• Identify key physical characteristics such as landforms, water forms, and climate.
  • Know that natural resources, including water, can be limited and can be affected by human actions.
  • Know the origin of the water used by local communities.
  • Understand that the amount of fresh water located in rivers, lakes, underground sources, and glaciers is limited and that its availability can be extended by recycling and decreasing the use of water.

Unit 2: The People of Sparks [LA]

Language Arts

  • Analyze media as sources for information, entertainment, persuasion, interpretation of events, and transmission of culture.
  • Analyze the effect of the quality of the characters on the conflict.
  • Anticipate and address reader's concerns and counterarguments.
  • Consider alternative points of view or reasons.
  • Consider the difference in techniques used in media.
  • Construct a critical response/review of a work/topic.
  • Create multi-paragraph compositions.
  • Create simple documents using a thesaurus.
  • Demonstrate understanding in speaking and writing by using subjective, nominative, objective, and possessive pronouns.
  • Determine the meaning of unfamiliar vocabulary words by using context clues or a thesaurus.
  • Determine, locate, and explore the full range of relevant sources addressing a research question and systematically record the information gathered.
  • Develop an interpretation exhibiting careful reading, understanding, and insight.
  • Edit and revise manuscripts to improve the meaning and focus of writing by adding, deleting, consolidating, clarifying, and rearranging words and sentences.
  • Explain the roles and functions of characters in various plots, including their relationships and conflicts.
  • Exploring relationships between and among characters, ideas, concepts and/or experiences.
  • Extend understanding by creating products for different purposes, different audiences, and within various contexts.
  • Generate a research plan for gathering relevant information about the major research question.
  • Identify the main problem or conflict of the plot and explain how it is resolved.
  • Interact with text by making predictions.
  • Make informed judgments about television, radio, video/film productions, other electronic media and/or print formats.
  • Organize the interpretation around several clear ideas, premises, or images.
  • Recognize the antecedent and correct pronoun case in writing.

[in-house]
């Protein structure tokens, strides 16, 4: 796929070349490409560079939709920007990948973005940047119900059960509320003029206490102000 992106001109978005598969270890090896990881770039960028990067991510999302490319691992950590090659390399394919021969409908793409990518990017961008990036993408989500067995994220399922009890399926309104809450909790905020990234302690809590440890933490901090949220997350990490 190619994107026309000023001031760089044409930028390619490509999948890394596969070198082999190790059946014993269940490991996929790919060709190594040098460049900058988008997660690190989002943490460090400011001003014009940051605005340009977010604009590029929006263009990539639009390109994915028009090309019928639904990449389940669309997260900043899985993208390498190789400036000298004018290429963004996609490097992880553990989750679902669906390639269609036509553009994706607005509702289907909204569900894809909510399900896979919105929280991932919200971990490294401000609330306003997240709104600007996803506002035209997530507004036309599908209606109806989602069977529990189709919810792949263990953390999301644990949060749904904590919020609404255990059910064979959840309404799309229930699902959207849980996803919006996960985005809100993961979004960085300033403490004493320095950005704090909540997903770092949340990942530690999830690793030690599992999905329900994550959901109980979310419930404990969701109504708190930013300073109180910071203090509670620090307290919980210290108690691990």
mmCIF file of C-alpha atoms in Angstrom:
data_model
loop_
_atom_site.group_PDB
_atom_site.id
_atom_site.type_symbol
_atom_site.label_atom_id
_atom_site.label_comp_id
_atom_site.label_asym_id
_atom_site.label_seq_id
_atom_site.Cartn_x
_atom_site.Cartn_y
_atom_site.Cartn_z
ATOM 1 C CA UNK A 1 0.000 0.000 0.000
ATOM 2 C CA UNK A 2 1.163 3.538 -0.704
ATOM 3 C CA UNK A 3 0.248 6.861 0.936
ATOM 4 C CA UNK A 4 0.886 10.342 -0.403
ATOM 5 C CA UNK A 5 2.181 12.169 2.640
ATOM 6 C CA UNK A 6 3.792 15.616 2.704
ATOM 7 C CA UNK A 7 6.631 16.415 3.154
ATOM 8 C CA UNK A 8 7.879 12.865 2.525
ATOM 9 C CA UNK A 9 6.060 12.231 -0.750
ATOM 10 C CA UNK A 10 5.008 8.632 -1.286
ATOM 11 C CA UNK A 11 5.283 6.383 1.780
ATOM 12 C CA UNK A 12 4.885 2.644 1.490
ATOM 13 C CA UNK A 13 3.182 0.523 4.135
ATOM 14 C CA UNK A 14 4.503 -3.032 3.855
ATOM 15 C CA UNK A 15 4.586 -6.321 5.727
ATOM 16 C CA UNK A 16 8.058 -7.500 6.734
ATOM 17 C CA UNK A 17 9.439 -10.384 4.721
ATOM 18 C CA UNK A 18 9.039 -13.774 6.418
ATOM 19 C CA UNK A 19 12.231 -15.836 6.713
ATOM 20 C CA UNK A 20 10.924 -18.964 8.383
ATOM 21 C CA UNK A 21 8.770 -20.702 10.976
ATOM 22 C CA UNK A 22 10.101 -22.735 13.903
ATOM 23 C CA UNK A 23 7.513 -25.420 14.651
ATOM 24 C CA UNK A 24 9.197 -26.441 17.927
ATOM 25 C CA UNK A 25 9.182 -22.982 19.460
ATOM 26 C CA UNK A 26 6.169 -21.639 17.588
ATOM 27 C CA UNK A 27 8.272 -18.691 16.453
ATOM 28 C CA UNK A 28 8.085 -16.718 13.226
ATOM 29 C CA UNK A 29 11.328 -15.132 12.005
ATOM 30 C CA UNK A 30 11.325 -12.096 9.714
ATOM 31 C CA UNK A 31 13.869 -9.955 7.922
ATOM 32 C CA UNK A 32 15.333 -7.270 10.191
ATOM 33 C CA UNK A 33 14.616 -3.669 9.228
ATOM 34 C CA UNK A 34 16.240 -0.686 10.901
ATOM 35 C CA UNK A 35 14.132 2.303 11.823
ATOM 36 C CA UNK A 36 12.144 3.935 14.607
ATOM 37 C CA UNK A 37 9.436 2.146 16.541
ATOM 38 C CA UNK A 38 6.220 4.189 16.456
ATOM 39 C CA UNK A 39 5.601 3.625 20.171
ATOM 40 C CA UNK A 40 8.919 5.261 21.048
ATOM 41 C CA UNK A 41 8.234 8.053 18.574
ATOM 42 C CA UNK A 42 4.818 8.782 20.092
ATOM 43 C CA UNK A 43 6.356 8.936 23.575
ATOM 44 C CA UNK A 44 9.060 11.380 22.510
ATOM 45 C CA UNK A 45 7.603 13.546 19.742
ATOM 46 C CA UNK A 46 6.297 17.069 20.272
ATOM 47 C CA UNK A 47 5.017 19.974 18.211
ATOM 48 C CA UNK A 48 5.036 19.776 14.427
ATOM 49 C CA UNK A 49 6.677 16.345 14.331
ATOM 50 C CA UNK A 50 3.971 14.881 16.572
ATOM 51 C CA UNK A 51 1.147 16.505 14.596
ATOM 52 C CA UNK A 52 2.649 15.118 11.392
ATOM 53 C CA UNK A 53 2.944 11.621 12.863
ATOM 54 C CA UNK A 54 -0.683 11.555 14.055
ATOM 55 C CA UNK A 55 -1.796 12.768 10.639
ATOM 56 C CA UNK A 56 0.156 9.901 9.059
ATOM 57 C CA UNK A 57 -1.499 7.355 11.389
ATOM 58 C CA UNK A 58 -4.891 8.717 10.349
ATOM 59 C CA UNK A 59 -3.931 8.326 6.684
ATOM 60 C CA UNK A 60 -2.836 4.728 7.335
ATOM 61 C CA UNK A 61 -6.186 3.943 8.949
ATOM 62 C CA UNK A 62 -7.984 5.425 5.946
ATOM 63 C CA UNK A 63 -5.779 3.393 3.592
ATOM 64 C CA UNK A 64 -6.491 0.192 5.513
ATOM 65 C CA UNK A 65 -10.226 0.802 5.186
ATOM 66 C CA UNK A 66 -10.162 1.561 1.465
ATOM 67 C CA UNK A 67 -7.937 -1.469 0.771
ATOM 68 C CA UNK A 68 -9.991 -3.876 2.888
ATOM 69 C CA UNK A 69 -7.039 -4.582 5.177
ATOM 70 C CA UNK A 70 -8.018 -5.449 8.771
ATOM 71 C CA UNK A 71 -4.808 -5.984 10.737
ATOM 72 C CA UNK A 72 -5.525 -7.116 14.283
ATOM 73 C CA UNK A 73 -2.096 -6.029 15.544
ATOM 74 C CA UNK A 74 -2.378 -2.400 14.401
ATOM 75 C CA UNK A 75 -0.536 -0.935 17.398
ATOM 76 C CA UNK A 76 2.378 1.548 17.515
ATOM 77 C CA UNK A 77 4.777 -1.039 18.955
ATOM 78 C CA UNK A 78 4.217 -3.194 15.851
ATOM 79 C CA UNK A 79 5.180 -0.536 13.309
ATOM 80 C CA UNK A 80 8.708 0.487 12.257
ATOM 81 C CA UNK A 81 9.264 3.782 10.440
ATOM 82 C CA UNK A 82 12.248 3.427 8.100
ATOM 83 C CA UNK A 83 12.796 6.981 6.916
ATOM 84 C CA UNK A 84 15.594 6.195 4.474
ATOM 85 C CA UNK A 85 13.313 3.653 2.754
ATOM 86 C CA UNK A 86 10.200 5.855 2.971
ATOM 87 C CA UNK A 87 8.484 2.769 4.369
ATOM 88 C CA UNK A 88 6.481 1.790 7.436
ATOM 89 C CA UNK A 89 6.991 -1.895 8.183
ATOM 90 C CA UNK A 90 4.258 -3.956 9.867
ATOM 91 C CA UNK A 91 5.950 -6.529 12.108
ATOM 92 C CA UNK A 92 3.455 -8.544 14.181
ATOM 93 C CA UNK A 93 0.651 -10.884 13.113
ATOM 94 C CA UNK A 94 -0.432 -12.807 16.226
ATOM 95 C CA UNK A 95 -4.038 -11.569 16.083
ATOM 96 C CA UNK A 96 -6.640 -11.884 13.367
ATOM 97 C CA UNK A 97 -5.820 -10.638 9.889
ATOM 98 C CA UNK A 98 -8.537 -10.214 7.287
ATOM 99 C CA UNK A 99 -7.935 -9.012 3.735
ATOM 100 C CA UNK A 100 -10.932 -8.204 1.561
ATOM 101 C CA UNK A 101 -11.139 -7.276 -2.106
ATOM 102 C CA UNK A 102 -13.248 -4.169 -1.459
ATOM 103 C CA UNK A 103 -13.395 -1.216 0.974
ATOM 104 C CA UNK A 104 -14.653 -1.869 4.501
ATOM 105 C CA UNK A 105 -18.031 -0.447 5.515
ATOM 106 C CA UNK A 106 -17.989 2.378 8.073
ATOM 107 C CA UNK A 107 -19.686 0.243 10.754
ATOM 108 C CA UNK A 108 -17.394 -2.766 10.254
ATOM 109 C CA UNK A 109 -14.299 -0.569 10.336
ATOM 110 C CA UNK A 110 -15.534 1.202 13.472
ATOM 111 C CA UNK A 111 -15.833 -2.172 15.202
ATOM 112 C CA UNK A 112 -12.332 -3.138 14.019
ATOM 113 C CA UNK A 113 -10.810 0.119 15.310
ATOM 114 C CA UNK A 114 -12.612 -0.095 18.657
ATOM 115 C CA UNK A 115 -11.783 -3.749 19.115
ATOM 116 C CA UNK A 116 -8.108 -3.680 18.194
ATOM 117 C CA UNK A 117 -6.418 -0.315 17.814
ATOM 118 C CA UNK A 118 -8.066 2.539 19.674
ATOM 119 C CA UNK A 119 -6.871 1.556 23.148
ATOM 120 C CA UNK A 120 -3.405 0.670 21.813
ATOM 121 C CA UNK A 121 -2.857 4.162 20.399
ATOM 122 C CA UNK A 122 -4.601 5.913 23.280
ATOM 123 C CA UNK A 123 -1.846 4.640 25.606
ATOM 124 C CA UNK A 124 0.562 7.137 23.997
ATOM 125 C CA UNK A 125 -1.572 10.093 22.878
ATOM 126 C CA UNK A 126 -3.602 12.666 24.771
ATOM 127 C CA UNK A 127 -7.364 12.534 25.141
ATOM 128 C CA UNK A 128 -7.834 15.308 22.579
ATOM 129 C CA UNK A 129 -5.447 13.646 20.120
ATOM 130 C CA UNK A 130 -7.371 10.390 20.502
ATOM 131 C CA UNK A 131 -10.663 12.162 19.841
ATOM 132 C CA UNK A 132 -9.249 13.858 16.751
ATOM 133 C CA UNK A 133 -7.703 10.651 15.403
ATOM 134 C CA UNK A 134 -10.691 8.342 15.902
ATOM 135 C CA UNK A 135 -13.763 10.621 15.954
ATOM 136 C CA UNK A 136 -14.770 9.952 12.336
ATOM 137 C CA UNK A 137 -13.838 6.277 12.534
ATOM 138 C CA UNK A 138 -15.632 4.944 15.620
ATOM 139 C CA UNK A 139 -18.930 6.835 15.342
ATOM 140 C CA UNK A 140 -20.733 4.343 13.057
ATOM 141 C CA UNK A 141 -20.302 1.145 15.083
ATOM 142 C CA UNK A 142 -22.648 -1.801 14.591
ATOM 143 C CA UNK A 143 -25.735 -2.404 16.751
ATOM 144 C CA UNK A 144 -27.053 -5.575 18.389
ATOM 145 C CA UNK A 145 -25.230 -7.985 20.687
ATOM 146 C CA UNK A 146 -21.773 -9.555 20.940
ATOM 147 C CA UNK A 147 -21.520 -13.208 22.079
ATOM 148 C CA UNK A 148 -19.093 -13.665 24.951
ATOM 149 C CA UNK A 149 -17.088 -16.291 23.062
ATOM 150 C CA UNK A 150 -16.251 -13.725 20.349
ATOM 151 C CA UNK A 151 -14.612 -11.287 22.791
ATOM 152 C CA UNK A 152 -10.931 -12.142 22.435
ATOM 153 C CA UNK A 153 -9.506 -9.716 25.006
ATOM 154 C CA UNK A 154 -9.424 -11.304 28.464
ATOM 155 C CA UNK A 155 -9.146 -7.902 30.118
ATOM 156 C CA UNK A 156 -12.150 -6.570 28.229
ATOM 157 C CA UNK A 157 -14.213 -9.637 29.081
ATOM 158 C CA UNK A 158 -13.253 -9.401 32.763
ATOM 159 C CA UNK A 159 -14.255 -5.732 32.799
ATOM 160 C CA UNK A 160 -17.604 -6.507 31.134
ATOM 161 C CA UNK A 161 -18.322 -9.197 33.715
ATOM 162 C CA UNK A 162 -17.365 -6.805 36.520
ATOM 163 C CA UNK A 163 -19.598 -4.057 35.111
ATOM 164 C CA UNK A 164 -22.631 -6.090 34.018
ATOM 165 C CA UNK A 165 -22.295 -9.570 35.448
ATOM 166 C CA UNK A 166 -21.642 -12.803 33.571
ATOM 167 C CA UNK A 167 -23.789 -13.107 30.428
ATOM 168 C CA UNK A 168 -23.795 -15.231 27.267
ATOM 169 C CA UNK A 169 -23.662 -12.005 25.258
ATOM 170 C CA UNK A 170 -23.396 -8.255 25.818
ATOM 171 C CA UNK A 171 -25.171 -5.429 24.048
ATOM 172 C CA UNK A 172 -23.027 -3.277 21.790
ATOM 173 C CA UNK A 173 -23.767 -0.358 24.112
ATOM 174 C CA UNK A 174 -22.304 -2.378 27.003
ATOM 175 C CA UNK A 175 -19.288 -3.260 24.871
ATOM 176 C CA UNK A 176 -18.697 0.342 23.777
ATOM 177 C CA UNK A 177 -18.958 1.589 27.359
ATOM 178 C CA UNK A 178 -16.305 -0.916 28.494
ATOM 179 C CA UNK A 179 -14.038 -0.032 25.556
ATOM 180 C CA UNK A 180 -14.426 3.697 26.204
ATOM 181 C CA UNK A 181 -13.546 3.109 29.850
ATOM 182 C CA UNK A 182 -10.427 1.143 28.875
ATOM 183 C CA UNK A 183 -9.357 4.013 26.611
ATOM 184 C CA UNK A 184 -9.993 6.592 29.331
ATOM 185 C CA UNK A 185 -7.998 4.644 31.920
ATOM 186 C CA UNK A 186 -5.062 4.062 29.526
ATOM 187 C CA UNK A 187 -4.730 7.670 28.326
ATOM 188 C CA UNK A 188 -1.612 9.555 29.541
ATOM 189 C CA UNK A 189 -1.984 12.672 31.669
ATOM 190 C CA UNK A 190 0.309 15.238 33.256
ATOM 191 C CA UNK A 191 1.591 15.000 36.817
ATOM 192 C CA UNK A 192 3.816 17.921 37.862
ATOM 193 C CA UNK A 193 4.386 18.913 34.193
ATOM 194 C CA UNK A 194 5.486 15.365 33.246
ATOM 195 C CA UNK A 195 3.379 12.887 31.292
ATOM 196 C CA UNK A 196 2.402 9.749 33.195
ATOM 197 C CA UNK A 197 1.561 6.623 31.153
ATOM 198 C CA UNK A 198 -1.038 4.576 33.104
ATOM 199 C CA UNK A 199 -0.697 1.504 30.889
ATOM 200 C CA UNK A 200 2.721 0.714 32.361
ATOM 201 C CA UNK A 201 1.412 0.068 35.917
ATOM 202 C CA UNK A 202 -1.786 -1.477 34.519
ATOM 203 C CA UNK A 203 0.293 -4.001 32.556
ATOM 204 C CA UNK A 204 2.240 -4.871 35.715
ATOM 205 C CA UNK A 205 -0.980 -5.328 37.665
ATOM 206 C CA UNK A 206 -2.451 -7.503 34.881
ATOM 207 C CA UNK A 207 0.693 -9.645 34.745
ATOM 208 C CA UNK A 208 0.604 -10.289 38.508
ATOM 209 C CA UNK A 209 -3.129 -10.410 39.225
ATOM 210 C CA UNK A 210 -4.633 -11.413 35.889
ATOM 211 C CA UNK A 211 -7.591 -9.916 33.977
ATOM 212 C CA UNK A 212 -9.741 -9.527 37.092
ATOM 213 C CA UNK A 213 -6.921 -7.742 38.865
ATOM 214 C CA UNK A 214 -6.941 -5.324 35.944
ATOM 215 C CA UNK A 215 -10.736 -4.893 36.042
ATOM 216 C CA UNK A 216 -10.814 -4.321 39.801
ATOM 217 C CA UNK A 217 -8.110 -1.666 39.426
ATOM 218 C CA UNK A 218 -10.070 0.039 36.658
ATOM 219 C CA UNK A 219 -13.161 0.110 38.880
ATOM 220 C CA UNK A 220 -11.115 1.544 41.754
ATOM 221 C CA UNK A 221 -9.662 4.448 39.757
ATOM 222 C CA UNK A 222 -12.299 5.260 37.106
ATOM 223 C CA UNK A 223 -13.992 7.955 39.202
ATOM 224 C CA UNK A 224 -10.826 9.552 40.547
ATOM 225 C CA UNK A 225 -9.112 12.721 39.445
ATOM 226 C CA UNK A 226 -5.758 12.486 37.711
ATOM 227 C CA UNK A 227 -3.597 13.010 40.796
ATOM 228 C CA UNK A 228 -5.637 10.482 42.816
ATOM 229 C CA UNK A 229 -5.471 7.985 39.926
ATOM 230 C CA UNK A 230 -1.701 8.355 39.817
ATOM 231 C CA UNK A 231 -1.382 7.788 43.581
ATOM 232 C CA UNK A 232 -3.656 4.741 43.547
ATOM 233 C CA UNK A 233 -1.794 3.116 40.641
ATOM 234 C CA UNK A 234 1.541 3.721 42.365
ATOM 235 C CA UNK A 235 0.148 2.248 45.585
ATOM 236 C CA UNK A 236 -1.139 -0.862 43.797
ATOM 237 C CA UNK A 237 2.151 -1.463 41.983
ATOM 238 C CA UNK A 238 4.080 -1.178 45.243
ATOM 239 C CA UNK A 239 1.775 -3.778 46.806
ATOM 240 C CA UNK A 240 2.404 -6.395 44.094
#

• Recognize the sequence of events that leads up to a problem.
  • Revise writing to improve the organization and consistency of ideas within and between paragraphs.
  • State a clear position on a proposition or proposal.
  • Support the position with organized and relevant evidence.
  • Use a thesaurus to identify alternative word choices and meanings.
  • Use commas when linking two clauses with a conjunction in compound sentences.
  • Use conjunctions to connect ideas.
  • Use oral and written language to influence the thinking of others.
  • Use pronouns correctly in speaking and writing, including clear antecedents and correct case.
  • Write research reports about important ideas, issues, or events by using the following guidelines: frame questions that direct the investigation, establish a controlling idea or topic, and develop the topic with simple facts, details, examples, and explanations.

Unit 3: Our Changing Earth [S]

Science

  • Analyze evidence to explain observations, make inferences and predictions, and develop the relationship between evidence and explanation.
  • Design and conduct investigations to demonstrate an understanding of scientific inquiry.
  • Identify and observe effects of events that require time for changes to be noticeable, including growth, erosion, dissolving, weathering and flow.
  • Identify and observe effects of events that require time for changes to be noticeable, including growth, erosion, dissolving, weathering, and flow.
  • Identify past events that led to the formation of the Earth's renewable, non-renewable, and inexhaustible resources, including coal, oil, gas, and minerals.
  • Interpret how land forms are the result of a combination of constructive and destructive forces such as deposition of sediment and weathering.
  • Interpret how landforms are the result of a combination of constructive and destructive forces such as deposition of sediment and weathering.
  • Know how to explain major features of their area's geology (including mountains, faults, volcanoes) in terms of plate tectonics.